Reebok Flash store by Formavision

| 14 comments

reebok-flash-store-by-formavision-polkasqu.jpg

American designers Formvision have created a pop-up store for sportswear brand Reebok in New York, USA.

reebok-flash-store-by-formavision_back.jpg

Located in a 3,000 square-foot gallery space, the shop sells limited edition shoes and clothing designed in collaboration with visual artists Rolland Berry, John Maeda and the estate of Jean-Michel Basquiat, alongside Reebok shoes designed in the 1980's.

reebok-flash-by-formvision-7.jpg

"The design of the space plays with sense of depth and perspective, tricking the eye by extending three dimensional shapes into distorted graphic patterns," say Formavision.

reebok-flash-by-formvision-8.jpg

The store will remain open until 15 December.

The following is from Formavision:

--

Formavision develops “Reebok Flash,” Reebok’s first ever pop-up store
 169 Bowery @ Delancey, New York City 
Open Tuesday to Sunday, 11am to 7pm | Nov. 15 - Dec. 15, 08

On Saturday November 15th 2008, British sportswear company Reebok unveiled “Reebok Flash”, the brand's first ever pop-up store. Located in a 3,000 square-foot gallery space on the Bowery, “Flash” will be open daily until December 15th, and will feature limited-edition sneakers and exclusive apparel collections designed in collaboration with renowned visual artists Rolland Berry, John Maeda and the estate of Jean-Michel Basquiat.

reebok-flash-by-formvision-9.jpg

“Reebok Flash” will also relaunch several of the company's most popular sneaker lines from the 1980s, including the groundbreaking Pump and the iconic freestyle series, which became synonymous with stylistic and technological breakthroughs in the spheres of aerobics and cross training. 
 
Experiential design and creative services agency Formavision, which conceived and developed the concept store, took inspiration from Vorticsim, an English arts movement from the early 20th century noted for its dynamic interpretation of Cubist and Futurist principles.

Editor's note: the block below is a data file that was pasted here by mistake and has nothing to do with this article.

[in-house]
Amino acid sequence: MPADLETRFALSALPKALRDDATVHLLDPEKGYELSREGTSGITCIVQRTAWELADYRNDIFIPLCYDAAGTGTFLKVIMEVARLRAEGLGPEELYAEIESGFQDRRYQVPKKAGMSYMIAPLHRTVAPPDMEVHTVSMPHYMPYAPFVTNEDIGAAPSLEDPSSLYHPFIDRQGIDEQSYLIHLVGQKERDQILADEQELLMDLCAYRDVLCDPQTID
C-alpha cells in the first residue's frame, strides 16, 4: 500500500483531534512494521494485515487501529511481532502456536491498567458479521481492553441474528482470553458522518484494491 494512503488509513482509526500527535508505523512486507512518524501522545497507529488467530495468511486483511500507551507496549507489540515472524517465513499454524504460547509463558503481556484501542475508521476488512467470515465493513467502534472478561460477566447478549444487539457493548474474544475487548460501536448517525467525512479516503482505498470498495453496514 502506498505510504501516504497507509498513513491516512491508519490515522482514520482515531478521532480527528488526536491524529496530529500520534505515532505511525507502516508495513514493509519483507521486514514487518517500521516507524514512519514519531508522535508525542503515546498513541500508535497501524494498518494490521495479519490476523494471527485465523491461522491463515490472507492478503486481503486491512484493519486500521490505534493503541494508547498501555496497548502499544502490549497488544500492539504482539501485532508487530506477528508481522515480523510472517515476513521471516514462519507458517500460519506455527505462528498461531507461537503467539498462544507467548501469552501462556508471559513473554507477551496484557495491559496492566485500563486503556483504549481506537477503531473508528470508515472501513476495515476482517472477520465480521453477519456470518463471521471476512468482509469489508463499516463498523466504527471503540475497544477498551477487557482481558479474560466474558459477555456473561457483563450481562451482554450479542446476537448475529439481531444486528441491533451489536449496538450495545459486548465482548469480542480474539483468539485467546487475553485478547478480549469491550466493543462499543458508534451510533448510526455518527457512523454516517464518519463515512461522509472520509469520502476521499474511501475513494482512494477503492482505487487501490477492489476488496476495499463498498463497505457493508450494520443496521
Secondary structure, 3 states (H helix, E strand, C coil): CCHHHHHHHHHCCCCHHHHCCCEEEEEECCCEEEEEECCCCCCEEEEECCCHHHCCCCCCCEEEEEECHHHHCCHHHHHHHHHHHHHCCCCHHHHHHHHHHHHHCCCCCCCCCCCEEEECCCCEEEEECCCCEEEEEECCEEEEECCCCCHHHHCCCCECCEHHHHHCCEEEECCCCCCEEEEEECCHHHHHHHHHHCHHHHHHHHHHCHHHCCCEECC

reebok-flash-store-by-formavision_reflection-1.jpg

Combining Vorticism's vibrant aesthetic with an assortment of cultural cues ranging from Purple Rain to Miami Vice, Flash Dance to Thriller, Formavision sought to capture the pop spirit of the 80s in order to create the ideal environment to reintroduce these classic styles from Reebok."The design of the space plays with sense of depth and perspective, tricking the eye by extending three dimensional shapes into distorted graphic patterns, a camouflaging technique reminiscent of the Royal Navy’s dazzle ship graphics from the First World War," notes Formavision founder and creative director Sebastien Agneessens.

reebok-flash-store-by-formavision_pump.jpg

"Our intent is to provoke and perhaps confound visitors by making them feel as if they are stepping into a poster rather than a store.” 
 
Formavision is a New York-based experiential design studio that specializes in creating branded environments and cultural content to support and activate non-traditional marketing strategies. Since its inception in 2003, Formavision has been connecting its clients with key tastemakers and members of the creative community by conceiving and deploying projects that include the Diesel Denim Gallery, Lexus Light & Speed, the World of Coca-Cola, and the Starbucks Salon.